1,234 research outputs found

    Perception of Disease Risk and Vulnerability as a Function of Proximity to National Park Boundaries in East Africa

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    Studies suggest households closest to parks and protected areas (PAs) are more likely to sustain park-related losses, but the relationship between human sickness and PAs has not been fully explored. Existing literature primarily focuses on human-wildlife conflicts (i.e. crop raiding) and the potential for zoonotic disease spillover and emergence at the human-livestock-wildlife interface at PA boundaries. Understanding local perceptions of disease risk and vulnerability is essential for assessing human health relative to conservation areas. This understanding will promote better-informed consideration of human health impacts in decision making for conservation. Data from surveys taken at 301 households around Kibale National Park (KNP), an important conservation area, were used to identify risk perception and factors influencing perceived disease risk and vulnerability. Human sickness was the most frequently cited worry by respondents (88%) and malaria was the most frequently cited illness (80.1 %). Those living closer to PAs may be at greater risk for park-related harm and cited more frequent cases of malaria and non-malarial fever. The perception of high risk for human sickness is pervasive across the region independent of household distance to the park and actual disease risk

    Halo and Relic Sources in Clusters of Galaxies

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    New images of 7 radio halos and relics, obtained with the Very Large Array at 20 or 90 cm, are presented here. The existence of a cluster-wide radio halo in the clusters A 665 and CL 0016+16 is confirmed. Both these clusters share the properties of the other clusters with radio halos, i.e. are luminous in X-rays, have high temperature, and show recent merger processes. No diffuse sources are detected in a sample of clusters showing at least a tailed radio galaxy within 300 kpc from the cluster center, indicating that the connection between tailed radio galaxies and halos is not relevant. For these clusters we give limits to the surface brightness and to the angular size of possible undetected diffuse sources.Comment: 16 Figures in separated files. A large ps file with figures (gg-aug00.ps.gz) in the text is avaialble at ftp://terra.bo.cnr.it/papers/journals New Astronomy Vol. 5, p.335, in pres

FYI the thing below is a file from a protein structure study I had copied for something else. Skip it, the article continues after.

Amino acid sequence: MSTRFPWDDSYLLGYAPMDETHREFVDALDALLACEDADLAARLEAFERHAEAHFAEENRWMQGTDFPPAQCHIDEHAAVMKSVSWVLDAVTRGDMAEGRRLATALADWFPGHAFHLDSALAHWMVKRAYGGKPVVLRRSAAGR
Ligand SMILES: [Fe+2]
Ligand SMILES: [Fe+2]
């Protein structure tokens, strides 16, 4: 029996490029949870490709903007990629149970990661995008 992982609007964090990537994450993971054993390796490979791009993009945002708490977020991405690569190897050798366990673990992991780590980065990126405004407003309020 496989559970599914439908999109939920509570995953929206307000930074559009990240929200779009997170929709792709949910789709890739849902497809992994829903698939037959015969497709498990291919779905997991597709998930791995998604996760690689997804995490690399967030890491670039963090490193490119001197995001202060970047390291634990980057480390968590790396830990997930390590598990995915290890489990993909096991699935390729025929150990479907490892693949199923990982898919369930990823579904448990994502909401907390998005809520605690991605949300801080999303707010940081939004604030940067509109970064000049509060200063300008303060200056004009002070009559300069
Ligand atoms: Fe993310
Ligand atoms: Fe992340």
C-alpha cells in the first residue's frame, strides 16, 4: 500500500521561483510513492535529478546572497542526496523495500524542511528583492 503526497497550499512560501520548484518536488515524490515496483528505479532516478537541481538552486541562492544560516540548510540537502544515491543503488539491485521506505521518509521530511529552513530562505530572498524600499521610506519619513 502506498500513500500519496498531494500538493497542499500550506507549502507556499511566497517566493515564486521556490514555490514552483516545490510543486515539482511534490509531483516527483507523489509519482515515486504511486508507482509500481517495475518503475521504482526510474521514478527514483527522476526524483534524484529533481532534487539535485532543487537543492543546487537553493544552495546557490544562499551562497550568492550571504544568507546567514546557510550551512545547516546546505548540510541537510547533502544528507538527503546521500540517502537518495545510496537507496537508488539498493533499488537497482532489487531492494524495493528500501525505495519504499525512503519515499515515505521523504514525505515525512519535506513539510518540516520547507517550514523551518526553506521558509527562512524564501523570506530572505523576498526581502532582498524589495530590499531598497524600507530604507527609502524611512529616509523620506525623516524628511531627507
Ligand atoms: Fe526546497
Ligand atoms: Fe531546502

Multifrequency VLA radio observations of the X-ray cavity cluster of galaxies RBS797: evidence of differently oriented jets

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    We report on the peculiar activity of the radio source located at the center of the cooling flow cluster RBS797 (z=0.35), the first distant cluster in which two pronounced X-ray cavities have been discovered. New multifrequency (1.4, 4.8, and 8.4 GHz) observations obtained with the Very Large Array clearly reveal the presence of radio emission on three different scales showing orientation in different directions, all of which indicates that RBS797 represents a very peculiar case. The lowest resolution images show large-scale radio emission characterized by amorphous morphology and a steep spectrum, extended on a scale of hundreds of kpc. On a scale of tens of kpc, there is evidence of 1.4 GHz radio emission elongated in the northeast-southwest direction exactly towards the holes detected in X-rays. The highest resolution image shows the details of the innermost 4.8 GHz radio jets on a kpc scale; they are remarkably oriented in a direction that is perpendicular to that of the extended structure detected at a lower resolution. We therefore find evidence of a strong interaction between the central radio source and the intra-cluster medium in RBS797. We suggest a scenario in which the 1.4 GHz emission filling the X-ray cavities consists of buoyant bubbles of radio emitting plasma that are created by twin jets in the past and whose expansion has displaced the thermal gas that was formerly in the X-ray holes, whereas the two jets visible at 4.8 GHz are related to the present nuclear activity that has restarted at a different position angle from the original outburst that created the outer radio lobes. The total radio luminosity is ~ 10^42 erg/s, corresponding to a factor of a few thousand times less than the estimated cooling luminosity.Comment: 9 pages, 4 figures, accepted for publication in Astronomy & Astrophysics; replaced with revised version corrected for language editin